whether for fresh produce, wonder bread or whole grains.
If consumers want organic,
farmers will grow food without synthetic chemicals.
If processors demand GMO foods,
farmers will grow them.
If the market says, ďgive us food grown with biochar,Ē
farmers will buy biochar.
In the 80s, consumers demanded food
grown without synthetic chemicals,
and we created organic production and certification
to define and deliver that food quality.
Now, we must go ďbeyond organicĒ
to offer 21st century consumers a newer choice.
Emerging biochar businesses and their supporting movements
must form an industry trade association
to establish standards, protocols, trademarks, licensing,
and marketplace identity for its products.
These are complex, long and difficult tasks,
but they begin at this conference.
If we want farmers to buy biochar,
we must create a label to identify food grown with biochar,
and convince consumers to buy that food.
My word to designate this food is ďcarbon-negativeĒ—
food whose production removes carbon from the Earth's atmosphere.
Rather than today's food,
which generates huge greenhouse gas emissions.
Carbon-Negative food is grown by methods and materials
that suck CO2 from Earth's atmosphere
and store it in stable, safe physical forms, such as charred carbon in soil.
However, while carbon-negative is mostly about sequestered carbon,
it's not just adding biochar to soil.
Legal definitions and technical standards
must include fossil fuel use to power farm machines,
and for food processing and transport to markets.
Grains grown and harvested with fossil fuels
are hardly carbon-negative.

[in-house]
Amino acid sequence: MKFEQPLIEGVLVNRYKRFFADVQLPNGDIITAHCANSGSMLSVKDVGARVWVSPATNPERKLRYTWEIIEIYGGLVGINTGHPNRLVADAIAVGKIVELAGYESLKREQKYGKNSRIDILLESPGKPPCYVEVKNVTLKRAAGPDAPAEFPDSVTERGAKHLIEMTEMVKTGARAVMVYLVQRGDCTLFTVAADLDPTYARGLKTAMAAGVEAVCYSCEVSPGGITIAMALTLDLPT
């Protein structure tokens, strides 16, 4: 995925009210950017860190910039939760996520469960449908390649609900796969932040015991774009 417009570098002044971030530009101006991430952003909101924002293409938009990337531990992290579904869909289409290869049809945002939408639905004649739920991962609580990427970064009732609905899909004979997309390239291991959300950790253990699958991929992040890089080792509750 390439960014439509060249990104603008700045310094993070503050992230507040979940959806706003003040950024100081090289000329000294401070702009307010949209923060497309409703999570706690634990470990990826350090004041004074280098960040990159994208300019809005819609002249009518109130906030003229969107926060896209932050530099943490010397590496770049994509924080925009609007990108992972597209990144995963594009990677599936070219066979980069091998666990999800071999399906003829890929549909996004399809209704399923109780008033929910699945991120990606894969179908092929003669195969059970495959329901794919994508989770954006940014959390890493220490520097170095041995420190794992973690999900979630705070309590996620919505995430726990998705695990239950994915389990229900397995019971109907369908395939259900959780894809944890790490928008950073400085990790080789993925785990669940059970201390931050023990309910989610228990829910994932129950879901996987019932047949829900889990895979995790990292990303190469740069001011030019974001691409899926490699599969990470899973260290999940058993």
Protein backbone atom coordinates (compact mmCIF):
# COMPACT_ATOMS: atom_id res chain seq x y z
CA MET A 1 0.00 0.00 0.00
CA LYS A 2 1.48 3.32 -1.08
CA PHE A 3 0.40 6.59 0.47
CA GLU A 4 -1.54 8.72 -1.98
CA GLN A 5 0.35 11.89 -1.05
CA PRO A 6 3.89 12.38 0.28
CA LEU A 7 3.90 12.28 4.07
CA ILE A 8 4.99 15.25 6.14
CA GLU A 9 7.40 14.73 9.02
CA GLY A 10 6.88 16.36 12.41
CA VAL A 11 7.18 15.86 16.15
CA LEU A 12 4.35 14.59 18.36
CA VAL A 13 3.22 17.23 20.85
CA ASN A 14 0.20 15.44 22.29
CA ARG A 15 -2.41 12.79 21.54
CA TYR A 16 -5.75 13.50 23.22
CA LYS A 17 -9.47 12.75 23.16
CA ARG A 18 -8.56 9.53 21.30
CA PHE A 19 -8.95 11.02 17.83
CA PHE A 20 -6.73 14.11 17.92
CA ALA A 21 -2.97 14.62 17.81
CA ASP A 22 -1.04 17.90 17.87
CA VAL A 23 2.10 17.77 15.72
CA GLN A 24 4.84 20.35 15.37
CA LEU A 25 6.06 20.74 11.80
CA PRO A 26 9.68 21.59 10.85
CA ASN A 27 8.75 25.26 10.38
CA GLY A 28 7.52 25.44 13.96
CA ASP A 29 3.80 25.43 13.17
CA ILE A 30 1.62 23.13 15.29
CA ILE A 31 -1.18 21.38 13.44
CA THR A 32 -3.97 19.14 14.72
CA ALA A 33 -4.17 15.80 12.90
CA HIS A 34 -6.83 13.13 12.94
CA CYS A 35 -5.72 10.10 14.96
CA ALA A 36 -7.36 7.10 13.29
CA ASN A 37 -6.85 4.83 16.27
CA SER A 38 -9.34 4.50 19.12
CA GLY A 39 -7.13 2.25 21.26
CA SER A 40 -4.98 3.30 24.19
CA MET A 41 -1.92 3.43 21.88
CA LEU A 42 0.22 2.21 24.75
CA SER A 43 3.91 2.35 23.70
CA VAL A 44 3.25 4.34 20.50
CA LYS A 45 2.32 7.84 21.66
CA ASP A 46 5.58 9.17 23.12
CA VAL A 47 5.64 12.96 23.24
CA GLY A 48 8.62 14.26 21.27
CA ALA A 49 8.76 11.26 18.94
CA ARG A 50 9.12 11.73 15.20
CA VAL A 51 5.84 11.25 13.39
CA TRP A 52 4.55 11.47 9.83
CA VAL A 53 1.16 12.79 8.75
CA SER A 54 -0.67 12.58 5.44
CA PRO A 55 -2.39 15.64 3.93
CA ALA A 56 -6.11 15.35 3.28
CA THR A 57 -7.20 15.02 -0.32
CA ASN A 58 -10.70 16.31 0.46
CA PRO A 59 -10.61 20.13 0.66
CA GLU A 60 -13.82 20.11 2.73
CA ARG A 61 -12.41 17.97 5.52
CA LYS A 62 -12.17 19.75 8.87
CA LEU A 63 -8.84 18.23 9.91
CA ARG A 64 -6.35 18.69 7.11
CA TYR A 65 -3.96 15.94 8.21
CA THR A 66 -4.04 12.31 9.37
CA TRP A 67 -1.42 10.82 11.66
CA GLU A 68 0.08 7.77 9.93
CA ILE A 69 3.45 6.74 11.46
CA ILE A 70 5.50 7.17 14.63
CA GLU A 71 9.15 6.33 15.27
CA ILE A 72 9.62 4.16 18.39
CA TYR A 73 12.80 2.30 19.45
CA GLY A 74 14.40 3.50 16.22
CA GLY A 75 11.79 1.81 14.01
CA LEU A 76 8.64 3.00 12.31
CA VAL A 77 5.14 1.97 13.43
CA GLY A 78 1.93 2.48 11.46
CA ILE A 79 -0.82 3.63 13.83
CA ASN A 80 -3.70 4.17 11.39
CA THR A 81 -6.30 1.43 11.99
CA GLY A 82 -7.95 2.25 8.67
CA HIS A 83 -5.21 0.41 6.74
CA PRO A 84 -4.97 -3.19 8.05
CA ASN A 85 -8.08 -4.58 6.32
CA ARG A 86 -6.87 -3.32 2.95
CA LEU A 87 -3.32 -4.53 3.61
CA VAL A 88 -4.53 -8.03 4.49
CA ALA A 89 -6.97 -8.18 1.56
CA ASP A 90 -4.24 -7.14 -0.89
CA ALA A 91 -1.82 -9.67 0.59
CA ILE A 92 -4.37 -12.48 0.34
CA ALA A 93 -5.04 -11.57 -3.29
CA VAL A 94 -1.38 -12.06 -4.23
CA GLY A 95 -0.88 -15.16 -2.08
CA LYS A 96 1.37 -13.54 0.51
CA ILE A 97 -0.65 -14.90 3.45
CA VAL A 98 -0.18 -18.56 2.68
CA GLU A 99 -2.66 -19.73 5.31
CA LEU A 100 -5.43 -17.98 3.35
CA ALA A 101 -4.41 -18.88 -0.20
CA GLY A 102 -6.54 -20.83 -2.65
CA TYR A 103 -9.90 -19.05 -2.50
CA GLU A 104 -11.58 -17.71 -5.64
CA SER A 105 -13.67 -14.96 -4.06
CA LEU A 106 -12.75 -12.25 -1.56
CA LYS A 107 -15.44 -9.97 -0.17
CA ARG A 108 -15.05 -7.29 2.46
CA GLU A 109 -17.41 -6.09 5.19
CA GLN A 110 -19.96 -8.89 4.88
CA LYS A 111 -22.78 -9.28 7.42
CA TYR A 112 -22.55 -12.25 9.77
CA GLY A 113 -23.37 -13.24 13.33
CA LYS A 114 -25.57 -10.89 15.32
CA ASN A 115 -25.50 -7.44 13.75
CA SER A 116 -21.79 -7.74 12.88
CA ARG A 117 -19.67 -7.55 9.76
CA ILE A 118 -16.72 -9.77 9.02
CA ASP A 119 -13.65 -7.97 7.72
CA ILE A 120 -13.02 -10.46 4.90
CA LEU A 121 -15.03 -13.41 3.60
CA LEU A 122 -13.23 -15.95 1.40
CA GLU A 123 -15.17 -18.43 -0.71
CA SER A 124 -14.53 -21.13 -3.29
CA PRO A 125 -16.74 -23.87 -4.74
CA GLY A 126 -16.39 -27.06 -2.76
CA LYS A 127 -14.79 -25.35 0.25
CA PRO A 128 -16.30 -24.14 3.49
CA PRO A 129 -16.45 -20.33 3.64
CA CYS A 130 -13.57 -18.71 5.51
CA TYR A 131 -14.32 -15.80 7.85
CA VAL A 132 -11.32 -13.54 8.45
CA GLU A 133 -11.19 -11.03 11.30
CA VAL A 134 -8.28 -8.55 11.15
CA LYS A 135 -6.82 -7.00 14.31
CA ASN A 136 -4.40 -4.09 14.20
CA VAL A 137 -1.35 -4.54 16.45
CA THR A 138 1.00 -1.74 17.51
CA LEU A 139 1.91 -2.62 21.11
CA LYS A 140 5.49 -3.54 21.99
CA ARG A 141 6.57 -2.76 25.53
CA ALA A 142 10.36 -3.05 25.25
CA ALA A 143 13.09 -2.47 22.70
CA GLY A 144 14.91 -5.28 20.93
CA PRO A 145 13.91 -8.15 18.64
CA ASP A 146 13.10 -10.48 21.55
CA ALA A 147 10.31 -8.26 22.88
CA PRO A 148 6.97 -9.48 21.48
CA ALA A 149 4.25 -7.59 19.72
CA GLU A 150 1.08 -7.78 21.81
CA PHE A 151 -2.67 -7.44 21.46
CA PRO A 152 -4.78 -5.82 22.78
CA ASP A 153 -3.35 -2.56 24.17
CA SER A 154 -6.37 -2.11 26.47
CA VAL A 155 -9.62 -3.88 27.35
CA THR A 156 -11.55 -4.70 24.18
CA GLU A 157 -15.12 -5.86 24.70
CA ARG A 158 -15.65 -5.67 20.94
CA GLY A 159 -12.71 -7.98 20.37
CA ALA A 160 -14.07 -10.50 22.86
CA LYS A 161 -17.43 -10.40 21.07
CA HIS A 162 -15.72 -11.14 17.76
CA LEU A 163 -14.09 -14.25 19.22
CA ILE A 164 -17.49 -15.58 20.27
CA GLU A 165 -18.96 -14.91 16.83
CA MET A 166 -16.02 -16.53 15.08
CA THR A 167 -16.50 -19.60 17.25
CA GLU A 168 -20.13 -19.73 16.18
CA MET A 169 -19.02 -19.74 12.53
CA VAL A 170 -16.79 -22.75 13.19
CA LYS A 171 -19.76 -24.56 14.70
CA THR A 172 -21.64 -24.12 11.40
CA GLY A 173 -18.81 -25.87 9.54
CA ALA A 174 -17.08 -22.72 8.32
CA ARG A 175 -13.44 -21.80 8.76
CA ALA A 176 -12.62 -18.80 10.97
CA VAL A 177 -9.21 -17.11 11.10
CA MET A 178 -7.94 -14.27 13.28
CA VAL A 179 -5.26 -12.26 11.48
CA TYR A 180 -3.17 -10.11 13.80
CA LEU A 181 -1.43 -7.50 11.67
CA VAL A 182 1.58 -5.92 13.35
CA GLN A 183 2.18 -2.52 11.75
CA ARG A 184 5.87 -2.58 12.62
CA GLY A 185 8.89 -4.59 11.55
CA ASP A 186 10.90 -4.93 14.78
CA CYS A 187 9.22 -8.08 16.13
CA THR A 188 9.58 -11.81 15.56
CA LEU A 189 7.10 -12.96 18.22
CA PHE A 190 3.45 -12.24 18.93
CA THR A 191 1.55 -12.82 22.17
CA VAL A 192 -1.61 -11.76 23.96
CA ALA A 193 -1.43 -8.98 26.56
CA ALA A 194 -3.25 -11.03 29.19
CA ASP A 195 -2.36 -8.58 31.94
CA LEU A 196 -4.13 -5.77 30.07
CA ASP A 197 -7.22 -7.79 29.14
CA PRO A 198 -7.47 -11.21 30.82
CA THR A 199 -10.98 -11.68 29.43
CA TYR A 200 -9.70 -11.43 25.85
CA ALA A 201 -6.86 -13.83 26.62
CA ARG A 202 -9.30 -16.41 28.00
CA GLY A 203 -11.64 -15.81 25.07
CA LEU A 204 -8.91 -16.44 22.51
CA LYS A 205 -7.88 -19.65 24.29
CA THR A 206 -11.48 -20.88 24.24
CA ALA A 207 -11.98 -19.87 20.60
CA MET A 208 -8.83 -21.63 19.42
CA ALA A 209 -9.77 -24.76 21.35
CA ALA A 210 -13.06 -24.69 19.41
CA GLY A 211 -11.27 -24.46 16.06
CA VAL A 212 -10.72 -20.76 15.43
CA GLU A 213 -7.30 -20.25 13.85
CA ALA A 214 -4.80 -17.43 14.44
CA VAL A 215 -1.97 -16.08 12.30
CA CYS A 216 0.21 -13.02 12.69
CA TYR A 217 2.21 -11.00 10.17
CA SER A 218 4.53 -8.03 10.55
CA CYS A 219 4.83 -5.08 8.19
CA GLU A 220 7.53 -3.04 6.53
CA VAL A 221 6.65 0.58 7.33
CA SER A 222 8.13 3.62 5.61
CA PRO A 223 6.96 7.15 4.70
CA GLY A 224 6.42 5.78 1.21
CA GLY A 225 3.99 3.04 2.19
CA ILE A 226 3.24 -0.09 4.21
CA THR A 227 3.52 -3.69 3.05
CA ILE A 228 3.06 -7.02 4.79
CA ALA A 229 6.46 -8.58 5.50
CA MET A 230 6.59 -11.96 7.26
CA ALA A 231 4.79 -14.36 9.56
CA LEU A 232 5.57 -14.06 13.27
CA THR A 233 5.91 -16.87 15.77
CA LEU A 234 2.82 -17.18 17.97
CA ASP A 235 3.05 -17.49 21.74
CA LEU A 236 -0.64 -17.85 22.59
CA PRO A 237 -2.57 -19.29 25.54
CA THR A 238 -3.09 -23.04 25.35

Lettuce grown in biochar-amended soil in California
and shipped to Boston
is hardly carbon-negative.
In the next year, the emerging biochar industry must develop
a legal definition, technical standards, trademark licenses, and product identity
to clearly, carefully, precisely define carbon-negative foods,
and launch a campaign to teach consumers
biochar's planet-healing, soil-restoring purposes.
Then, by their choices for every day's meals,
consumers can choose the future they want
by the food they buy and eat.
However, consumers can be picky, fickle and short-sighted.
All by itself, ďcarbon-negativeĒ isn't likely to motivate consumers.
Something more sexy than sequestering carbon is needed
to earn consistent customer loyalty.
But terra preta soils in the ancient Amazon didn't grow ordinary food.
Terra preta grew very high quality food—highly nutritious food—
food that assured the community's long-term health and wealth.
In the 80s, when we created organic certification,
we prohibited certified growers
from advertising their food had any special nutritional quality.
As much as we wanted to offer such a nutritional food,
we knew we didn't have production methods to reliably produce such food,
the science to cheaply verify such food,
or the inventory controls to authenticate such food in the marketplace.
But now we have the methods, the science and the marketing to do this.
The next higher standard of food quality is already being developed